Will the National Army Be Outsourced to Bucharest?

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Sergiu CEBAN
The gradual integration of the Moldovan armed forces under Romanian command is underway. The creation of a common military grouping is also possible in the future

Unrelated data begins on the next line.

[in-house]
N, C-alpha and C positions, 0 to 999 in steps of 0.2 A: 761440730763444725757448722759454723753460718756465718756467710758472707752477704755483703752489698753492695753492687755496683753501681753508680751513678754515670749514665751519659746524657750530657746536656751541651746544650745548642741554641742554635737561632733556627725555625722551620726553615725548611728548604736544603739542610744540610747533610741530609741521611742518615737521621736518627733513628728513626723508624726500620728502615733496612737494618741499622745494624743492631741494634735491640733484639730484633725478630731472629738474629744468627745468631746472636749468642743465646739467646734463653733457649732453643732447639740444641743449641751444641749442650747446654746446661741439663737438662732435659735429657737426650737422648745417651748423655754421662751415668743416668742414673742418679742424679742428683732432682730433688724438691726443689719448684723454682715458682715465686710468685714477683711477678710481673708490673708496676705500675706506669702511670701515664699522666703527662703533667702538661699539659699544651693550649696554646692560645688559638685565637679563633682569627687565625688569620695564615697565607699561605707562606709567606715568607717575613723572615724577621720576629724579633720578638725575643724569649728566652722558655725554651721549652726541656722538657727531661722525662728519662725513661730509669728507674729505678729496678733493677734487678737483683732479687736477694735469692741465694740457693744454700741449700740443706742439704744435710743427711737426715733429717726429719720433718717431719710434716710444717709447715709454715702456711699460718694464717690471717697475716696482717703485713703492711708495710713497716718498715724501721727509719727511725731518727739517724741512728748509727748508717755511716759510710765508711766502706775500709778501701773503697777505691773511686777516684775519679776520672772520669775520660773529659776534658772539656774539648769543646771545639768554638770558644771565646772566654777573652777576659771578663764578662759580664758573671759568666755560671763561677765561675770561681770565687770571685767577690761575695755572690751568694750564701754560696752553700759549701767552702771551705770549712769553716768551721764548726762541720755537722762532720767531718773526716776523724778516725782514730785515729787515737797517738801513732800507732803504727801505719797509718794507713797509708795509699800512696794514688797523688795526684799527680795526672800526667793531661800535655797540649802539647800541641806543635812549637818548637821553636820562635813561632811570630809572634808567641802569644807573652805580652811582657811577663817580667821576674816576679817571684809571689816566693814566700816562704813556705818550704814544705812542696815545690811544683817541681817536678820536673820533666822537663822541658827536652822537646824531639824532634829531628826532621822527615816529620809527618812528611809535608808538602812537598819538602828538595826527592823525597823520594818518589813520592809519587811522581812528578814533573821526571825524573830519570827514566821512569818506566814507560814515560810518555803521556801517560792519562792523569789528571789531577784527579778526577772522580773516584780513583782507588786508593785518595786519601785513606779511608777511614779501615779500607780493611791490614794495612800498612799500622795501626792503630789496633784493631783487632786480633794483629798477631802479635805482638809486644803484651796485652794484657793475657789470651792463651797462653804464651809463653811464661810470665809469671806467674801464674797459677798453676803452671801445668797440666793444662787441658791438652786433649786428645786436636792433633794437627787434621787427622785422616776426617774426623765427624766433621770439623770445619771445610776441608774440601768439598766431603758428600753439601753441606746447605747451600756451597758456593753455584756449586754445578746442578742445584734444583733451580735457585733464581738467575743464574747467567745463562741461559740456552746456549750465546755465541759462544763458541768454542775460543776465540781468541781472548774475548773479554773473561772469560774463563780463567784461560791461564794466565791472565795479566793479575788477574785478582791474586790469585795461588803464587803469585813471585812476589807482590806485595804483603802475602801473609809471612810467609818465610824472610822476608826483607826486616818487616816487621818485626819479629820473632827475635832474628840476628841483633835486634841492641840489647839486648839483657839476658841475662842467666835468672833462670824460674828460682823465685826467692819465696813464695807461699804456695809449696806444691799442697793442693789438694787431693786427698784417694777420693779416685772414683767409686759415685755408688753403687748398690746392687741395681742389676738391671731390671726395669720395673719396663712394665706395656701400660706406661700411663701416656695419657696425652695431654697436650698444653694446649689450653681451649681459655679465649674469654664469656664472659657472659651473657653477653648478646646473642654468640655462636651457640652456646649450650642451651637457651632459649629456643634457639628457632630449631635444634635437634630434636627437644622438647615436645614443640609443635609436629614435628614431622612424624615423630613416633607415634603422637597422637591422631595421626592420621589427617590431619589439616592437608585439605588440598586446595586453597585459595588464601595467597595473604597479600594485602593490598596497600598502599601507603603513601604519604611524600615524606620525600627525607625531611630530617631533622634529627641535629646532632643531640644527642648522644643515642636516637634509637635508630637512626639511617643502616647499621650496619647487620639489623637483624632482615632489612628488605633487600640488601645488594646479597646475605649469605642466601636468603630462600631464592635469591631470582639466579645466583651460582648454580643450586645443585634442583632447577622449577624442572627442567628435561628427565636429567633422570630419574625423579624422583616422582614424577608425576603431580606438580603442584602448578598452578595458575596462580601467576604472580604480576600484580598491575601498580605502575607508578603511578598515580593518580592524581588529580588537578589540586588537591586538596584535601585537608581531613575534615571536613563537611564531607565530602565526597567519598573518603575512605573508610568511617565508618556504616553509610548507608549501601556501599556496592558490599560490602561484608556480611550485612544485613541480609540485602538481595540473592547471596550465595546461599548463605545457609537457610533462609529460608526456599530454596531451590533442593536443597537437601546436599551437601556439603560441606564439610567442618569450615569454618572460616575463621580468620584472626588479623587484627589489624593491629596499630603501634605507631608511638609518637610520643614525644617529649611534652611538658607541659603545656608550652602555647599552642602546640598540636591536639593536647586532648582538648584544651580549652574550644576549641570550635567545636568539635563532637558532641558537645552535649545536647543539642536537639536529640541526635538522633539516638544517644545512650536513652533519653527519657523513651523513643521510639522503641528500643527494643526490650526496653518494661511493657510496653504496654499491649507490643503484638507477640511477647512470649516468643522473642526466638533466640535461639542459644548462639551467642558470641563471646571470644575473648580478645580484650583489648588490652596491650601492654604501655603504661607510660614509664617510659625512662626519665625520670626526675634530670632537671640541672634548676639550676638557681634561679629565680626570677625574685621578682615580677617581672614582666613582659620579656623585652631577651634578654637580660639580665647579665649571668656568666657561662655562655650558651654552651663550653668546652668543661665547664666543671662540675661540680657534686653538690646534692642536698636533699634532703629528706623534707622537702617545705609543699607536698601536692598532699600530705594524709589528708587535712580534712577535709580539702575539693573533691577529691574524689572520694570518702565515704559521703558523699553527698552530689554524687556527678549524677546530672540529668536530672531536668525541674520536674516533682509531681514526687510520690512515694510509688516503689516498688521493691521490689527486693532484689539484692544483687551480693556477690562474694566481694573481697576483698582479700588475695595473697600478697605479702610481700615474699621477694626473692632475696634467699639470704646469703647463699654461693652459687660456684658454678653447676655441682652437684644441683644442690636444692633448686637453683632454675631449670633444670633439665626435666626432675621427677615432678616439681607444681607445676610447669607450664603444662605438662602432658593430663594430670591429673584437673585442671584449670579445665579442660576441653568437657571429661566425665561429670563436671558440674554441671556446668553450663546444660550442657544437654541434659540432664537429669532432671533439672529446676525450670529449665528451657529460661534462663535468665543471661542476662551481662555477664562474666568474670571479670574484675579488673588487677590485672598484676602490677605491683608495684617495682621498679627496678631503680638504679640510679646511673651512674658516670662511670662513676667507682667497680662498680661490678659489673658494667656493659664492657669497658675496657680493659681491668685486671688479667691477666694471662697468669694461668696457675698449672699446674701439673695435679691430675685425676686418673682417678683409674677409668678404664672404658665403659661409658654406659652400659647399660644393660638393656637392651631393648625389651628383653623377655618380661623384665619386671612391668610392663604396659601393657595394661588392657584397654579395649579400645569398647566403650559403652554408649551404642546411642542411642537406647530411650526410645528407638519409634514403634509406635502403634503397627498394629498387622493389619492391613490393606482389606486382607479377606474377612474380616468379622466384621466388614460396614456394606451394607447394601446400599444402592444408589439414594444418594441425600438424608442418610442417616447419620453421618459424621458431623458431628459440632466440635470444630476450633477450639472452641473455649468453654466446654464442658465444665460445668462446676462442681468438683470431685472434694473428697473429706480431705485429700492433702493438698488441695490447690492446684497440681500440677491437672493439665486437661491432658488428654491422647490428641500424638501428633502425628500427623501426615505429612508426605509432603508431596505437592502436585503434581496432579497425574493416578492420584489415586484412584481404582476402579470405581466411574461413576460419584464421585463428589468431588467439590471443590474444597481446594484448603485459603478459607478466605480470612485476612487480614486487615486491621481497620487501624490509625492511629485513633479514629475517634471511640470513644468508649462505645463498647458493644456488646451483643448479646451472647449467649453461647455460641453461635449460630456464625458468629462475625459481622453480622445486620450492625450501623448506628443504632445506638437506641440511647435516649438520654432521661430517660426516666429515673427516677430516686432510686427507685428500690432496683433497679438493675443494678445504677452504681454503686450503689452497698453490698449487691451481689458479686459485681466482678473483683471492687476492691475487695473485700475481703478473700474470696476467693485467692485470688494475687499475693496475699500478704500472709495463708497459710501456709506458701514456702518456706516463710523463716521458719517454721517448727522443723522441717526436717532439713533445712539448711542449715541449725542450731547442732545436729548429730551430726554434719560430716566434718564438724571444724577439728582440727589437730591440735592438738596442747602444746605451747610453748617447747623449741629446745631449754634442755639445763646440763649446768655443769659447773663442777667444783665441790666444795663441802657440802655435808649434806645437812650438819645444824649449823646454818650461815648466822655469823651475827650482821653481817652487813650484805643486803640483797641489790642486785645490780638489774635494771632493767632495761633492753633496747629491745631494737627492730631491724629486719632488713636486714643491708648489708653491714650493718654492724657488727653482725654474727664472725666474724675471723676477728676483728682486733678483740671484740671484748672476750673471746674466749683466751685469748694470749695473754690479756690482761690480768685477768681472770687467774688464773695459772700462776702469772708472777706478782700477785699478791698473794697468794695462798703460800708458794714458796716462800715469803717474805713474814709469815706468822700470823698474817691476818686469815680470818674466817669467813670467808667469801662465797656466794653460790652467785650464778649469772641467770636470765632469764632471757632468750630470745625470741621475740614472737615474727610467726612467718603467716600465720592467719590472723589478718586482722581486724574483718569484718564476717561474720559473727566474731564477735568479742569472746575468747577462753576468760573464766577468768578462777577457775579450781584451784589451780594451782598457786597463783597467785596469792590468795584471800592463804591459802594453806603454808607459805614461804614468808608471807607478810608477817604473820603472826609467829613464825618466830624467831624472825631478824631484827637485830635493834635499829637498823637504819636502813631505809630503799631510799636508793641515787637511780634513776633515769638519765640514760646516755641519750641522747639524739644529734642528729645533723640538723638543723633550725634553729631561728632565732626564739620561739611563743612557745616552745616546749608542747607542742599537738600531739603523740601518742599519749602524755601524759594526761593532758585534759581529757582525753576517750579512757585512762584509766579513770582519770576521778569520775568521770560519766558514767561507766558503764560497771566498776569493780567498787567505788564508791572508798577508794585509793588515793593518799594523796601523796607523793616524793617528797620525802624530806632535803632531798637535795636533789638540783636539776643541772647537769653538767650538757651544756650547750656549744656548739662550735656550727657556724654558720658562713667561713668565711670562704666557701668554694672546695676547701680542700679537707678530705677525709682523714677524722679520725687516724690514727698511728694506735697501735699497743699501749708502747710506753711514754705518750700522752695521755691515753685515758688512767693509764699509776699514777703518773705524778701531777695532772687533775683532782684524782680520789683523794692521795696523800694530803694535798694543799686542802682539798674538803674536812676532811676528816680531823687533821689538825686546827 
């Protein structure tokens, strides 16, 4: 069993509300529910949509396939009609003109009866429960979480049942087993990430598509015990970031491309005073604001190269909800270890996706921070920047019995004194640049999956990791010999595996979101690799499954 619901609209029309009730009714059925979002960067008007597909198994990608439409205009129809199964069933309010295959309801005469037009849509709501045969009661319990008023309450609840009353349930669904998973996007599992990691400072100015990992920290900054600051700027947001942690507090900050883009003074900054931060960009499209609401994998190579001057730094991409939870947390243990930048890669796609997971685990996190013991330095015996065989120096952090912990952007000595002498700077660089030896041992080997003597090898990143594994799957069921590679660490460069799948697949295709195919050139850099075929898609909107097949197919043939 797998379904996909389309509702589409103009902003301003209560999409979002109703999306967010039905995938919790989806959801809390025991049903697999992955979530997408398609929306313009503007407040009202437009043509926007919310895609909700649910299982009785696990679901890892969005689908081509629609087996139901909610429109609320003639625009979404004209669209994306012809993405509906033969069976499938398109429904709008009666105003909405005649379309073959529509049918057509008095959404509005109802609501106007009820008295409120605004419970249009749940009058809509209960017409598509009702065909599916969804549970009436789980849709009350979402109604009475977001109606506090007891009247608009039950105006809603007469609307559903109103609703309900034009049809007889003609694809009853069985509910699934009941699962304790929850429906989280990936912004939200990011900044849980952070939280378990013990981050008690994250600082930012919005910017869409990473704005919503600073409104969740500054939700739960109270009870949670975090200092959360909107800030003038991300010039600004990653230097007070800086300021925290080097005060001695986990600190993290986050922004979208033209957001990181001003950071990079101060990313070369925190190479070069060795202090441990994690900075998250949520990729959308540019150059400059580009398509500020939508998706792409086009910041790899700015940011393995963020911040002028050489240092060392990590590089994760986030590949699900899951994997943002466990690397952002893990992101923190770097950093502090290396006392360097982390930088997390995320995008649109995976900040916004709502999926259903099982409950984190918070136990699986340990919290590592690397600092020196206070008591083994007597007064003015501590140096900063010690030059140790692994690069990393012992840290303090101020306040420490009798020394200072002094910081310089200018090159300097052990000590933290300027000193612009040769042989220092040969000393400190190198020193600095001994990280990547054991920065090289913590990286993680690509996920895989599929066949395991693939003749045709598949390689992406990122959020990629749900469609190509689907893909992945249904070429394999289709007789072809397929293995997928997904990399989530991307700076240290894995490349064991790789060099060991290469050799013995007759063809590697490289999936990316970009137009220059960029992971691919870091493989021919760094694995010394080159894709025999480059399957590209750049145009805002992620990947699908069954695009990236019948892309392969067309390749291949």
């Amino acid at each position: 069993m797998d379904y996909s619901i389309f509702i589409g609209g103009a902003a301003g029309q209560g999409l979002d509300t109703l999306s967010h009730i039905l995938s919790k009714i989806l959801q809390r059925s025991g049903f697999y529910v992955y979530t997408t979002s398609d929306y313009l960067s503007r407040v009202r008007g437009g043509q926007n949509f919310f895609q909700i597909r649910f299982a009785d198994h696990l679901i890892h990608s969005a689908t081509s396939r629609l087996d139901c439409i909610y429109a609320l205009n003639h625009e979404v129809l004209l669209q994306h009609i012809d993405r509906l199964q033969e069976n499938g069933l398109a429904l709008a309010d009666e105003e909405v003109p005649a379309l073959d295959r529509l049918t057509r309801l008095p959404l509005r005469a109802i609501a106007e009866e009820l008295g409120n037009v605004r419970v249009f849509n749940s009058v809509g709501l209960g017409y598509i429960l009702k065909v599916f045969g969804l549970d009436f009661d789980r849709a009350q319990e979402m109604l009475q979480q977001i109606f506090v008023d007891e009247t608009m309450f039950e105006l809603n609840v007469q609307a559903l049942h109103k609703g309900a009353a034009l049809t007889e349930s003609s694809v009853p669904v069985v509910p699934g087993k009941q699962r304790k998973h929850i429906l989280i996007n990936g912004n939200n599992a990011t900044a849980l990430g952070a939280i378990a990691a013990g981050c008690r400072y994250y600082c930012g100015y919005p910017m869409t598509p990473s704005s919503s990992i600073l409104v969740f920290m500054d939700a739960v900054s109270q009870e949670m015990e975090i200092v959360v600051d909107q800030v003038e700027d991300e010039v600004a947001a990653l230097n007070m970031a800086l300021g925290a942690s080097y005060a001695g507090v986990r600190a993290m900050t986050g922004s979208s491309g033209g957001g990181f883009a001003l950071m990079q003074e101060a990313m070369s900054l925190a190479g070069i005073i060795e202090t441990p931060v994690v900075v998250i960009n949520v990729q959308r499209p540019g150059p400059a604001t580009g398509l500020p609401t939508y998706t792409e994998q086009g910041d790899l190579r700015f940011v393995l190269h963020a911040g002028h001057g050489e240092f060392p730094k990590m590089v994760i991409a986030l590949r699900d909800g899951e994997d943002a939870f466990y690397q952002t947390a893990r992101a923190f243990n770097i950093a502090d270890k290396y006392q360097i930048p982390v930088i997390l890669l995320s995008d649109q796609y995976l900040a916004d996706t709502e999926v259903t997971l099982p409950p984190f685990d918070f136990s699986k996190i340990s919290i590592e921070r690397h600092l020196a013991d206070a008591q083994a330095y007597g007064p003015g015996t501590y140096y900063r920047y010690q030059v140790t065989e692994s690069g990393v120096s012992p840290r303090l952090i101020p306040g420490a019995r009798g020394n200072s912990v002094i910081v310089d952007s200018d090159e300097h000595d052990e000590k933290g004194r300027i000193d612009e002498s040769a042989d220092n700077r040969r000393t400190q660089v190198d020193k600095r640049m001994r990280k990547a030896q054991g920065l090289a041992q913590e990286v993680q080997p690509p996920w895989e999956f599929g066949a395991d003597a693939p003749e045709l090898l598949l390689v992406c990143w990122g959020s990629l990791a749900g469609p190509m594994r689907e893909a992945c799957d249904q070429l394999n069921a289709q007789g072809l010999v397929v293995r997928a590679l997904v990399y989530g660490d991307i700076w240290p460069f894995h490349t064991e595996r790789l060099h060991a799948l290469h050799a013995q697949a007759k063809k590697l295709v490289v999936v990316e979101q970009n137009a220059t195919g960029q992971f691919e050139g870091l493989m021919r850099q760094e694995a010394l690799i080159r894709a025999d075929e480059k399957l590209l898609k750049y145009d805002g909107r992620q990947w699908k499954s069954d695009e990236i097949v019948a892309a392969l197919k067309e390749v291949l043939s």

Recently, the National Army appeared in the epicenter of a major scandal due to a number of publications in foreign media. They alleged that the former chief of the General Staff, Igor Gorgan, was cooperating with Russian military intelligence. It is hard to imagine that in any other country one of the top military chiefs spied in favor of another country, but in our reality, given the weakness of state institutions, anything is possible. The other question is why they decided to release such information now? It is rather possible that someone tries to persuade the society that the situation in the Moldovan army is rather deplorable. Therefore, it is necessary to tighten belts and allocate resources to support the defense sector, or to take decisive political measures. It is rather clear that since the beginning of the year, the National Army has participated in permanent military drills and trainings. These exercises test mobilization capabilities, methods and forms of operational response, and maneuvering of available forces and means. Special operations, mainly of an airborne nature, with the participation of US units and contingents from NATO countries, are also practiced. From 17 to 28 June, another multinational exercise, Peace Shield 2024, is to take place on our territory. The stated objective is to assess the level of preparation of the 22nd Blue Helmets peacekeeping battalion for participation in international missions. This time our specialized army unit is being watched by representatives of not only their own, but also foreign commanders. In particular, Alliance military specialists will assess the battalion’s actions in order to make a decision on its compliance with OCC requirements and standards. At the same time, constant efforts to reinforce the army’s potential are in place. Thus, last week, the EU Council allocated an additional 9 million euros from the European Peace Facility to support our armed forces and modernize Moldova’s air defense system. The main idea is to contribute to Moldova’s military-technical harmonization with the European standards, with a view to the country’s possible participation in the EU military missions and operations. By the way, over the last 2.5 years, 137 million euros have already been allocated from this facility for Moldova’s military support. Yet, even these sums are obviously not enough to pull the Moldovan army at least to the average European level. In 2023, our authorities adopted the National Security Strategy for the next six years, which prescribes a gradual increase in budget allocations for national defense to the level of 1% of GDP. Over the last decade, the defense sector has been financed at around 0.3% of GDP. Last year that this figure rose to 0.5% and this year - to 0.65%. However, given the poor state of the country’s economy, it is hard to imagine that we will be able to reach 1% on our own if the budget is not even able to cope with social obligations and index the same pensions to the inflation rate. Therefore, there are just couple of options: either it will be foreign aid, which is very volatile and unsystematic, or we should think about cutting other government expenditures in favor of the military. In fact, we can rely on partners, because direct involvement of NATO, the EU and the USA in the process of modernization and inclusion of the National Army is evidence of a targeted policy. At the same time, they are interested in the operational and tactical opportunities opening up from the conditional Moldovan bridgehead rather than the effect and result of such work. The transition of our armed forces to new standards provides for the replacement of weapons and equipment, which means new contracts and burden on production capacities of the US defense industrial base. Our leadership is concerned about building military facilities to strengthen the potential of the army and in general rebuilding military infrastructure, despite the fact that it can be used not only by our military, but also, if necessary, by the Alliance contingents. Against this background, the news about the intent of the government to approve today a draft law on the ratification of the second Protocol amending and supplementing the Agreement on Military Cooperation between Moldova and Romania stood out. Some media outlets have warned for several days that the document provides for common training and joint participation of Moldovan and Romanian servicemen in military missions and operations under the aegis of the UN, OSCE, NATO or EU. The cabinet meeting was eventually postponed to Friday for unclear reasons. However, before the draft law reaches the deputies, it is time to ask our authorities a few fundamental questions. From the point of view of current legislation, the commander-in-chief is the president. Therefore, it is unclear how our military personnel and relevant units, even if they consist of 100% soldiers with dual citizenship (Moldovan and Romanian), will obey the orders of commanders of a foreign state. Bucharest is in an even more sticky situation, since, one way or another, it has to regulate the status of Moldovan military personnel within Romanian units. In fact, our armed formations, nonnative for Romania, must somehow be legally formalized: either by transferring them to the status of “temporarily Romanian” or by forming joint paramilitary structures. Therefore, we may be witnessing only the first phase of a much more serious joint military project. On the other hand, it is rather logical given the main process of transferring not only Moldovan strategic objects, but also key state spheres to Bucharest. It is worth recalling that three Romanian officials have already been appointed to important state posts. Former finance minister Anca Dragu has been appointed to lead the National Bank, former head of the National Office for Combating Money Laundering Marius Staicu as a chief of a similar agency in Moldova, and diplomat Cosmin Dinescu is in charge of the EU Civilian Partnership Mission. As has been repeatedly mentioned, it is very important for Chisinau and Bucharest in the current geopolitical circumstances to have a mechanism for coordinated actions in case of the need to carry out any military operations, especially in case of a radical change in the Ukrainian conflict. In any such unfavorable scenario, such forces and means will have to be deployed to create a reliable shield against Russian troops. It is still hard to say in what way all this will be materialized. However, as we see, an approximate model is already gradually emerging, and we are witnessing the integration of the Moldovan armed forces into Romania’s unified military management system. It should be admitted that in the absence of resources to enable a sharp increase in the capacity of the Moldovan armed forces and the persisting external military threats, the creation of a common military grouping and the gradual transfer of our army units under the military command of skilled Romanian officers is inevitable and absolutely natural.